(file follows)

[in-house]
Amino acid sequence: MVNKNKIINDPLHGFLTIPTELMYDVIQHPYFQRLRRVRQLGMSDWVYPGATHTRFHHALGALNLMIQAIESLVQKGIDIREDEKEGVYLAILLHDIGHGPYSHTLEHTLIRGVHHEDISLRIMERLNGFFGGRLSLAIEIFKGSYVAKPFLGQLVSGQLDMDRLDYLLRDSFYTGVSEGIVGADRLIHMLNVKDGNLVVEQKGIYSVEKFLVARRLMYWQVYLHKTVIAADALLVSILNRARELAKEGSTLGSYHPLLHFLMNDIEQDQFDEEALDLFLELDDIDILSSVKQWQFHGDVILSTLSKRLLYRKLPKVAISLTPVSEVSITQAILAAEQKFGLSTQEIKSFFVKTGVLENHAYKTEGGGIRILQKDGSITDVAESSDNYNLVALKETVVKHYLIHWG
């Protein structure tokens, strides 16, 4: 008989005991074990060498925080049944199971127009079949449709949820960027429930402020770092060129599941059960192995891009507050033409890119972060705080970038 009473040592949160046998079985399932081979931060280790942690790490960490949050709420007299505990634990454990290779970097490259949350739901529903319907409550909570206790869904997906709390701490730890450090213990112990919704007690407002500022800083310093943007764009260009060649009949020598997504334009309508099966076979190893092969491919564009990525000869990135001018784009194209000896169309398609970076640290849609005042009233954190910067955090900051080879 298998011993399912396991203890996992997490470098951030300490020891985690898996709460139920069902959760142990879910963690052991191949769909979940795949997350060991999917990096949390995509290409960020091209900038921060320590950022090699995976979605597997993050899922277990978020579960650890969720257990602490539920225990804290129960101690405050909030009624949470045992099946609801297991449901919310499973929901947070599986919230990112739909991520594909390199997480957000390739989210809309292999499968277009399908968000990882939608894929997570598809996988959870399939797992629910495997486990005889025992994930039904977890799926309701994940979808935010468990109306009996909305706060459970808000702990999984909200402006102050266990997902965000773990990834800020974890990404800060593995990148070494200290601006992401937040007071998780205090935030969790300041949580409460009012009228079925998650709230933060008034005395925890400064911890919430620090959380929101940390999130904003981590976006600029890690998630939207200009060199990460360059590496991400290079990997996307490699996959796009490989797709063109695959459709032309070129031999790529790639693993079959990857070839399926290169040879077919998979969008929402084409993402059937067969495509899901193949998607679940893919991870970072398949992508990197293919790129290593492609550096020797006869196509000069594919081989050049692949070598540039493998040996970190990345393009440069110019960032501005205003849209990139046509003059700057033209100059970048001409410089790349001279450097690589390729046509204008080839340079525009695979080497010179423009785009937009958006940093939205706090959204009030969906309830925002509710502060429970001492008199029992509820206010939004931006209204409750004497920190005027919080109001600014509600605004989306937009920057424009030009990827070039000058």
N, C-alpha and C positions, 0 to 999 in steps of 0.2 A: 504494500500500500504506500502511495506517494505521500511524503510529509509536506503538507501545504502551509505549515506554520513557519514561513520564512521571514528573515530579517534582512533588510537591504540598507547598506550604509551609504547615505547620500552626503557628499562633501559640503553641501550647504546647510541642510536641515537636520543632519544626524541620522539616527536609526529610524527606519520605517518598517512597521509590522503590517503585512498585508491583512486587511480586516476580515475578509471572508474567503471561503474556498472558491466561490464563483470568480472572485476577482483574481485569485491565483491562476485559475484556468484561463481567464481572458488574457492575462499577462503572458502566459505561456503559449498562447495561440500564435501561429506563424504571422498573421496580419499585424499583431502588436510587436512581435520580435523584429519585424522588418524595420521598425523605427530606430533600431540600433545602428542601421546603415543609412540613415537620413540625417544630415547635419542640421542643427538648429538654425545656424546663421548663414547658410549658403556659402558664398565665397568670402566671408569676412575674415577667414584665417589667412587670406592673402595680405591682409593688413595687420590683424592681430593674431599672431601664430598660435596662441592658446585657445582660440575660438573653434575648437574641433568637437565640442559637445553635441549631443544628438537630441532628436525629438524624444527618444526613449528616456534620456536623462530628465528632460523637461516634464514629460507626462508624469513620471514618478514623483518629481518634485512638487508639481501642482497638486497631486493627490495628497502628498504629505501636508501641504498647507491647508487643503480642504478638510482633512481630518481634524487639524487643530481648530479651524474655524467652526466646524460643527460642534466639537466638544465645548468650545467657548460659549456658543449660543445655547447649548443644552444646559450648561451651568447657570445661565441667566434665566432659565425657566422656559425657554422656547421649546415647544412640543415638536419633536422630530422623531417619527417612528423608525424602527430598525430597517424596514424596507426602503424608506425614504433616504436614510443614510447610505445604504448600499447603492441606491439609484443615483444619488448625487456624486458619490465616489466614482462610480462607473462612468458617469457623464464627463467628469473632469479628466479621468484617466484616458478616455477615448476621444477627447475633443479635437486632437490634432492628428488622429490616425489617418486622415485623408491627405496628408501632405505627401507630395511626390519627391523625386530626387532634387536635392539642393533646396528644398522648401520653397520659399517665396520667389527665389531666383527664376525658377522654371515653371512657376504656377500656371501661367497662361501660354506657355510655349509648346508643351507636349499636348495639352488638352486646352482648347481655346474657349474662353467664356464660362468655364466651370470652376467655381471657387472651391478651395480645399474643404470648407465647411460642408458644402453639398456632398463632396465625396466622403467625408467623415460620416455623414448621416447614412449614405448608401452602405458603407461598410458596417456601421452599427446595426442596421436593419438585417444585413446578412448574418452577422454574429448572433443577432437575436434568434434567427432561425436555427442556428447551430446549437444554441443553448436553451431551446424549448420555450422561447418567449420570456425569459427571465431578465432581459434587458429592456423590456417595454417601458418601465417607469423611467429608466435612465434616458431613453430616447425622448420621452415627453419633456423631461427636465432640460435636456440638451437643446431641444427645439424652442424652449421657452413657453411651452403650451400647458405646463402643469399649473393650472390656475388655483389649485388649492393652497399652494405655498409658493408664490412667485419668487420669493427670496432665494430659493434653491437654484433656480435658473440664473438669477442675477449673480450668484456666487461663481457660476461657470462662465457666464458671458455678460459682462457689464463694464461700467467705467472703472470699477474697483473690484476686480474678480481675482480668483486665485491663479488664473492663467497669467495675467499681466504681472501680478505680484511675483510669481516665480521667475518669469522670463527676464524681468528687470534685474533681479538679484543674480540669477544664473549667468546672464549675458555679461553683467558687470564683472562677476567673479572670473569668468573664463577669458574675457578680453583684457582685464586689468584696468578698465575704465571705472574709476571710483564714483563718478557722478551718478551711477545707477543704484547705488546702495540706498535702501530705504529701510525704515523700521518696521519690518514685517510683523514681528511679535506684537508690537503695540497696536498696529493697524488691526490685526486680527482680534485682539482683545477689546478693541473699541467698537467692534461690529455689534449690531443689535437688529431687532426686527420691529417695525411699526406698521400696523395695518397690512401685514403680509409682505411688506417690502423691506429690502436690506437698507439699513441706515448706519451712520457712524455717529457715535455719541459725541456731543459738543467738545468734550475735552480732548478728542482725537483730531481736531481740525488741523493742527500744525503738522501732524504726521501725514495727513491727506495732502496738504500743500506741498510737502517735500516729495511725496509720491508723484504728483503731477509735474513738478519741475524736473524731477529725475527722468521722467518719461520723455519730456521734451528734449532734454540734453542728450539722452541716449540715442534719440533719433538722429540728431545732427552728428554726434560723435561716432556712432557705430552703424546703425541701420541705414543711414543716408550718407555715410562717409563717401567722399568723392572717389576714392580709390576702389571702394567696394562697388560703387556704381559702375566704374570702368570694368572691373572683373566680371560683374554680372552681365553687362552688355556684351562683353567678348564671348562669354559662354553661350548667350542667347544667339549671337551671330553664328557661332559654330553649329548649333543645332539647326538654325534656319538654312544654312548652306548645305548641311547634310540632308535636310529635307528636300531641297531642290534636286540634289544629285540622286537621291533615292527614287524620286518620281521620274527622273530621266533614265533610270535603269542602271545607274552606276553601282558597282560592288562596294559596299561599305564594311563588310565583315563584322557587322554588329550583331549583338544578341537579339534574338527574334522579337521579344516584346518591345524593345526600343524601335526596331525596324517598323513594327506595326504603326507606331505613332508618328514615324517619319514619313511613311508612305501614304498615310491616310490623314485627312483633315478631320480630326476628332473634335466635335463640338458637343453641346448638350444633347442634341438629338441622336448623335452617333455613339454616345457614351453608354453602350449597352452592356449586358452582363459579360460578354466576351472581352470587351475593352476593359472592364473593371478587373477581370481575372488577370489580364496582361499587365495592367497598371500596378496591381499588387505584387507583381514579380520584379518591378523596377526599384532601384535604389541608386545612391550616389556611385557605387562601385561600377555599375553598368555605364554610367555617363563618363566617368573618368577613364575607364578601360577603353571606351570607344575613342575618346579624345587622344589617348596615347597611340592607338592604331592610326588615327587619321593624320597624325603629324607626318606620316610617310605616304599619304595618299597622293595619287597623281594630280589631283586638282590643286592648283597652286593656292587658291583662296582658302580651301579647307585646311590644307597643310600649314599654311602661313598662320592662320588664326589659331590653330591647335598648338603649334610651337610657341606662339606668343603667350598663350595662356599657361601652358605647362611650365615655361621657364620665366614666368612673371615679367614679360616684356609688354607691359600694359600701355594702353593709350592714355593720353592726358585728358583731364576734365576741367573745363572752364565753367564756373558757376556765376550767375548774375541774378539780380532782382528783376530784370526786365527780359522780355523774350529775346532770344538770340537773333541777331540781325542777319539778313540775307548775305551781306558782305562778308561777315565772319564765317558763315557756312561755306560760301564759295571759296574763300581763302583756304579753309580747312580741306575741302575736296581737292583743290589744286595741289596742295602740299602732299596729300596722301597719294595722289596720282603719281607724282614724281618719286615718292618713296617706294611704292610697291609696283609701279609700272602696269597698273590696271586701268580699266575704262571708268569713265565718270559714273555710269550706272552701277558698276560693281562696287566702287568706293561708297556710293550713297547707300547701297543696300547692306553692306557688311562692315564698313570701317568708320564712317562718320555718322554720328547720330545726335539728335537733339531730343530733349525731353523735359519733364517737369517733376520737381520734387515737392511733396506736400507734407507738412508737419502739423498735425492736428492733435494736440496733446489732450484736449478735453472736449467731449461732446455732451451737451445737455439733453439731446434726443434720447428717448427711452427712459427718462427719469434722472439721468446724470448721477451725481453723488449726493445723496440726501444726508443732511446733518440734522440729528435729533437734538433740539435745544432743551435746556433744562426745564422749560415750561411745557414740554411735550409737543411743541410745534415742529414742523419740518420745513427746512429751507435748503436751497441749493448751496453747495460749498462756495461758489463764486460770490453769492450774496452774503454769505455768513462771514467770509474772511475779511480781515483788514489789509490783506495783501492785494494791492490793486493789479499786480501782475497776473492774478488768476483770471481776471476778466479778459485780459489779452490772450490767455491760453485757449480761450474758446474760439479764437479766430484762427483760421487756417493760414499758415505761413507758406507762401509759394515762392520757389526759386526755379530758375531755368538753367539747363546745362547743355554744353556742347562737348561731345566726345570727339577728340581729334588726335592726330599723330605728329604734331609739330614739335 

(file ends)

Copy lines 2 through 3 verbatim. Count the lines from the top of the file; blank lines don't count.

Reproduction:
Amino acid sequence: MVNKNKIINDPLHGFLTIPTELMYDVIQHPYFQRLRRVRQLGMSDWVYPGATHTRFHHALGALNLMIQAIESLVQKGIDIREDEKEGVYLAILLHDIGHGPYSHTLEHTLIRGVHHEDISLRIMERLNGFFGGRLSLAIEIFKGSYVAKPFLGQLVSGQLDMDRLDYLLRDSFYTGVSEGIVGADRLIHMLNVKDGNLVVEQKGIYSVEKFLVARRLMYWQVYLHKTVIAADALLVSILNRARELAKEGSTLGSYHPLLHFLMNDIEQDQFDEEALDLFLELDDIDILSSVKQWQFHGDVILSTLSKRLLYRKLPKVAISLTPVSEVSITQAILAAEQKFGLSTQEIKSFFVKTGVLENHAYKTEGGGIRILQKDGSITDVAESSDNYNLVALKETVVKHYLIHWG
């Protein structure tokens, strides 16, 4: 008989005991074990060498925080049944199971127009079949449709949820960027429930402020770092060129599941059960192995891009507050033409890119972060705080970038 009473040592949160046998079985399932081979931060280790942690790490960490949050709420007299505990634990454990290779970097490259949350739901529903319907409550909570206790869904997906709390701490730890450090213990112990919704007690407002500022800083310093943007764009260009060649009949020598997504334009309508099966076979190893092969491919564009990525000869990135001018784009194209000896169309398609970076640290849609005042009233954190910067955090900051080879 298998011993399912396991203890996992997490470098951030300490020891985690898996709460139920069902959760142990879910963690052991191949769909979940795949997350060991999917990096949390995509290409960020091209900038921060320590950022090699995976979605597997993050899922277990978020579960650890969720257990602490539920225990804290129960101690405050909030009624949470045992099946609801297991449901919310499973929901947070599986919230990112739909991520594909390199997480957000390739989210809309292999499968277009399908968000990882939608894929997570598809996988959870399939797992629910495997486990005889025992994930039904977890799926309701994940979808935010468990109306009996909305706060459970808000702990999984909200402006102050266990997902965000773990990834800020974890990404800060593995990148070494200290601006992401937040007071998780205090935030969790300041949580409460009012009228079925998650709230933060008034005395925890400064911890919430620090959380929101940390999130904003981590976006600029890690998630939207200009060199990460360059590496991400290079990997996307490699996959796009490989797709063109695959459709032309070129031999790529790639693993079959990857070839399926290169040879077919998979969008929402084409993402059937067969495509899901193949998607679940893919991870970072398949992508990197293919790129290593492609550096020797006869196509000069594919081989050049692949070598540039493998040996970190990345393009440069110019960032501005205003849209990139046509003059700057033209100059970048001409410089790349001279450097690589390729046509204008080839340079525009695979080497010179423009785009937009958006940093939205706090959204009030969906309830925002509710502060429970001492008199029992509820206010939004931006209204409750004497920190005027919080109001600014509600605004989306937009920057424009030009990827070039000058």